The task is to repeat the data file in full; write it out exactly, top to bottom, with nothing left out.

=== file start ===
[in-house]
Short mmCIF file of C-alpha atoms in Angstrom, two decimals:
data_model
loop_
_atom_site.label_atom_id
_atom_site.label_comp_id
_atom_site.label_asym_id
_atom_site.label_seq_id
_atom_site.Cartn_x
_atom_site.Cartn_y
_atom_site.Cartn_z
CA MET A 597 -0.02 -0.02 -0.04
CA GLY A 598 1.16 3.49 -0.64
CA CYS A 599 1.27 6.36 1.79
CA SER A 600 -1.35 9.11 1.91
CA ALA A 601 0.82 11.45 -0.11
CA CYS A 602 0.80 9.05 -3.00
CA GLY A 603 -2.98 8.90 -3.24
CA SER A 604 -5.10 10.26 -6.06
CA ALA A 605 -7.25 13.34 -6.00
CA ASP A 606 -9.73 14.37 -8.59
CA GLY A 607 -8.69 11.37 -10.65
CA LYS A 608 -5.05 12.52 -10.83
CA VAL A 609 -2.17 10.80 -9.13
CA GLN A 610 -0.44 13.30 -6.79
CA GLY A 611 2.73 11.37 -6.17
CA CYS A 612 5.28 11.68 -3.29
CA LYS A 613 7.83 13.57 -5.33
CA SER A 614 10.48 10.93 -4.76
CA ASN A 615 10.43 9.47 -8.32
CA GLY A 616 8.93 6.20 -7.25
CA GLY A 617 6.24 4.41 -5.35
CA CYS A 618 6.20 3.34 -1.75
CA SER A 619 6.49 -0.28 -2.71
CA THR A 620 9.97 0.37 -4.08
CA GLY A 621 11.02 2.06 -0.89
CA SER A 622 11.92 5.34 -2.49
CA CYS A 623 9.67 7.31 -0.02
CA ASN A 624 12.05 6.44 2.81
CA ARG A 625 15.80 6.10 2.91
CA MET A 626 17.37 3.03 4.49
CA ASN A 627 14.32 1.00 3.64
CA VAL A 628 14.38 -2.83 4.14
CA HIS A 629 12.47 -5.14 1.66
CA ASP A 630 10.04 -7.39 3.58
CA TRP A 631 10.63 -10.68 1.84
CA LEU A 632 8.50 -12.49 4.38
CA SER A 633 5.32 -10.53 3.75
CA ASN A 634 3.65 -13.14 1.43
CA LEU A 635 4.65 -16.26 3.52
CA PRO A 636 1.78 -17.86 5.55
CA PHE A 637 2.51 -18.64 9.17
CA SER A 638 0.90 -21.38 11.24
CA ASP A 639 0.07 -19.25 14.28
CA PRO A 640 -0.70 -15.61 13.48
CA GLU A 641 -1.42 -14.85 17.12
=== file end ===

[in-house]
Short mmCIF file of C-alpha atoms in Angstrom, two decimals:
data_model
loop_
_atom_site.label_atom_id
_atom_site.label_comp_id
_atom_site.label_asym_id
_atom_site.label_seq_id
_atom_site.Cartn_x
_atom_site.Cartn_y
_atom_site.Cartn_z
CA MET A 597 -0.02 -0.02 -0.04
CA GLY A 598 1.16 3.49 -0.64
CA CYS A 599 1.27 6.36 1.79
CA SER A 600 -1.35 9.11 1.91
CA ALA A 601 0.82 11.45 -0.11
CA CYS A 602 0.80 9.05 -3.00
CA GLY A 603 -2.98 8.90 -3.24
CA SER A 604 -5.10 10.26 -6.06
CA ALA A 605 -7.25 13.34 -6.00
CA ASP A 606 -9.73 14.37 -8.59
CA GLY A 607 -8.69 11.37 -10.65
CA LYS A 608 -5.05 12.52 -10.83
CA VAL A 609 -2.17 10.80 -9.13
CA GLN A 610 -0.44 13.30 -6.79
CA GLY A 611 2.73 11.37 -6.17
CA CYS A 612 5.28 11.68 -3.29
CA LYS A 613 7.83 13.57 -5.33
CA SER A 614 10.48 10.93 -4.76
CA ASN A 615 10.43 9.47 -8.32
CA GLY A 616 8.93 6.20 -7.25
CA GLY A 617 6.24 4.41 -5.35
CA CYS A 618 6.20 3.34 -1.75
CA SER A 619 6.49 -0.28 -2.71
CA THR A 620 9.97 0.37 -4.08
CA GLY A 621 11.02 2.06 -0.89
CA SER A 622 11.92 5.34 -2.49
CA CYS A 623 9.67 7.31 -0.02
CA ASN A 624 12.05 6.44 2.81
CA ARG A 625 15.80 6.10 2.91
CA MET A 626 17.37 3.03 4.49
CA ASN A 627 14.32 1.00 3.64
CA VAL A 628 14.38 -2.83 4.14
CA HIS A 629 12.47 -5.14 1.66
CA ASP A 630 10.04 -7.39 3.58
CA TRP A 631 10.63 -10.68 1.84
CA LEU A 632 8.50 -12.49 4.38
CA SER A 633 5.32 -10.53 3.75
CA ASN A 634 3.65 -13.14 1.43
CA LEU A 635 4.65 -16.26 3.52
CA PRO A 636 1.78 -17.86 5.55
CA PHE A 637 2.51 -18.64 9.17
CA SER A 638 0.90 -21.38 11.24
CA ASP A 639 0.07 -19.25 14.28
CA PRO A 640 -0.70 -15.61 13.48
CA GLU A 641 -1.42 -14.85 17.12